Combating inequality means both lifting up and building power at the bottom, and breaking up concentration of wealth and power at the top. That’s why we work at the intersection of economic and racial justice through projects designed to build leadership and self-empowerment of black workers, immigrant workers, and low-wage workers, youth and families affected by incarceration, along with projects aiming to reverse the rules that criminalize poor people of color, and projects fighting to ensure that the wealthy and Wall Street corporations pay their fair share of taxes.
Reparations need to be part of this discussion, but we should also look at policies that would turn around our regressive economy for all Americans.
The richest among us are preaching the ‘opportunity’ gospel. Don’t fall for it.
The United States is spending $750 billion on its war machine. That money should be going to food, education, health care, and shelter for working people.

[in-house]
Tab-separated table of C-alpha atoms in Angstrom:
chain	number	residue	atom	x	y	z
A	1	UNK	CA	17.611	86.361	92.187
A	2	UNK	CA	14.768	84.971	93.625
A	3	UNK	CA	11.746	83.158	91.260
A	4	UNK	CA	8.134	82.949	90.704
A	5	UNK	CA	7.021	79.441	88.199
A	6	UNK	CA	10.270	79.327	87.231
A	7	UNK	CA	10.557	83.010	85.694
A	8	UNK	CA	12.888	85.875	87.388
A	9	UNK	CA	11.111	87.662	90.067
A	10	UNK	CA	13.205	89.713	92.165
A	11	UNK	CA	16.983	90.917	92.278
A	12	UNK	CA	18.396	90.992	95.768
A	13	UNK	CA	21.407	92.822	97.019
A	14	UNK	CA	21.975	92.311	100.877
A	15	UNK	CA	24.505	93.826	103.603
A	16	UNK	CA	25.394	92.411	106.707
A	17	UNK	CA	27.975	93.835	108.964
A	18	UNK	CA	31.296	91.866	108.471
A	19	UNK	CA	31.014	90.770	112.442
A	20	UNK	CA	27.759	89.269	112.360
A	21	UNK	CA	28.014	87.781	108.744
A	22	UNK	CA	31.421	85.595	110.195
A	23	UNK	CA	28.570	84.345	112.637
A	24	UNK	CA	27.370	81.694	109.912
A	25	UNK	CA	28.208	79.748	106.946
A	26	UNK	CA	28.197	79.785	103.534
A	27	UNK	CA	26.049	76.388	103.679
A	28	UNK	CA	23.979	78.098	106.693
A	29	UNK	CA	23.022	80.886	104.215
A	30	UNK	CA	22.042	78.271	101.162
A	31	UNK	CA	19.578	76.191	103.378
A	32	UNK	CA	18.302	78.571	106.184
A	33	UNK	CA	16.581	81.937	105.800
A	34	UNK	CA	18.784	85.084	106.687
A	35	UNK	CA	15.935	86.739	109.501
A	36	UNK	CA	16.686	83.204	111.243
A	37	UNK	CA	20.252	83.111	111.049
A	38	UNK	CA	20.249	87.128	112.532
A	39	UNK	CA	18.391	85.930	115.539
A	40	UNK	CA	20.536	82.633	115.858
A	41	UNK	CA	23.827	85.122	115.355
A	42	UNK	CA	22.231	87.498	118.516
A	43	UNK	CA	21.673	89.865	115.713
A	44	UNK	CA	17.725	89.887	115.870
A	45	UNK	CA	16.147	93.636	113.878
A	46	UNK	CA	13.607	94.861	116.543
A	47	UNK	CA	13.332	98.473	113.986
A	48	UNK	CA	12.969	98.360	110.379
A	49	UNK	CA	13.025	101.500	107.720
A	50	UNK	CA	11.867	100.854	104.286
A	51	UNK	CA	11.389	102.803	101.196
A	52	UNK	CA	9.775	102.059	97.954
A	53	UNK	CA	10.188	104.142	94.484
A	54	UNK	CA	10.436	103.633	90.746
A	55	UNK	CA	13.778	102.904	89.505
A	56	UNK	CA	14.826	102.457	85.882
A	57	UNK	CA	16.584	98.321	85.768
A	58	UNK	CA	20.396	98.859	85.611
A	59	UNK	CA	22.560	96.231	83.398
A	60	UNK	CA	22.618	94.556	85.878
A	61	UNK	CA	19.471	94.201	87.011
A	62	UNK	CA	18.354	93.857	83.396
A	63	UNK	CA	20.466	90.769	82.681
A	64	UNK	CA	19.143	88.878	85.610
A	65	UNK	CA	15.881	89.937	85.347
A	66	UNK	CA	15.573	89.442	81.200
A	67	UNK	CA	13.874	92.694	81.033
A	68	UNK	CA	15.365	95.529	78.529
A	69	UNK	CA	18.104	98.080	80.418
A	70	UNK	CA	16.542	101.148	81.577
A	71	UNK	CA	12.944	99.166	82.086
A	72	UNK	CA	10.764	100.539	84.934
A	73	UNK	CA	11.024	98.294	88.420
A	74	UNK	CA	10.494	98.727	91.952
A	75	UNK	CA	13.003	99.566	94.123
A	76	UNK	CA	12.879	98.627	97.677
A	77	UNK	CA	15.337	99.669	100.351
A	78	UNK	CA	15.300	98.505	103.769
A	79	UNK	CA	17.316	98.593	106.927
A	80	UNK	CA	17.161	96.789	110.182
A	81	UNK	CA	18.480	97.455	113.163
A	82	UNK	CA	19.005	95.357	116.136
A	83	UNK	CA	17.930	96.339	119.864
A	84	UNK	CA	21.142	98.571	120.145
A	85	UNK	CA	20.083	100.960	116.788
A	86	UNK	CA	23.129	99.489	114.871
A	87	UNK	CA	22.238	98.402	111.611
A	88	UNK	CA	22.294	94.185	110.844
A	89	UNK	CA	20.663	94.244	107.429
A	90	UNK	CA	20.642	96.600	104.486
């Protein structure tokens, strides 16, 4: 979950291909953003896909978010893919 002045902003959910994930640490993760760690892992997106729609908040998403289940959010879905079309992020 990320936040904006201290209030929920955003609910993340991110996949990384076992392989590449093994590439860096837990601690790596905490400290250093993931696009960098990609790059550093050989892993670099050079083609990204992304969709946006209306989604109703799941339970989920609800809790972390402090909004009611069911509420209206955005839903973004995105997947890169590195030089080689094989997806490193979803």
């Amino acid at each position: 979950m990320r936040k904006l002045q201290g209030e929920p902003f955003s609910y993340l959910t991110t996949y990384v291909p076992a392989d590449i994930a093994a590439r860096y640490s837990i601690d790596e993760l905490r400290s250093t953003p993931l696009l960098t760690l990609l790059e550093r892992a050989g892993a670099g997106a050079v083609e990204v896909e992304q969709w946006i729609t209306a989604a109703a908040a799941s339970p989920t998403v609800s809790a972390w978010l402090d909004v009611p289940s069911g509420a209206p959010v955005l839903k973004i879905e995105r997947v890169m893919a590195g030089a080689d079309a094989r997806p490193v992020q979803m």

Inequality in the U.S. can be reversed, in part, through intentional social programs and tax reform.
Deep pockets have displaced modest-income people from plenty of prime urban terra firma. Could our offshore be next?
Striking workers won backing from every corner of their community, from local rabbis preparing for Passover to placard-carrying toddlers.
The divide is much bigger than most people suppose. It’s also fixable.
“Baby bond” accounts for all American kids would bridge the racial wealth gap while providing security to Americans of every color.
Gross inequalities were created by public policies, and can by fixed by them as well.
Activists, academics, and elected officials gathered in Washington to explain why and how we should raise taxes on the wealthy.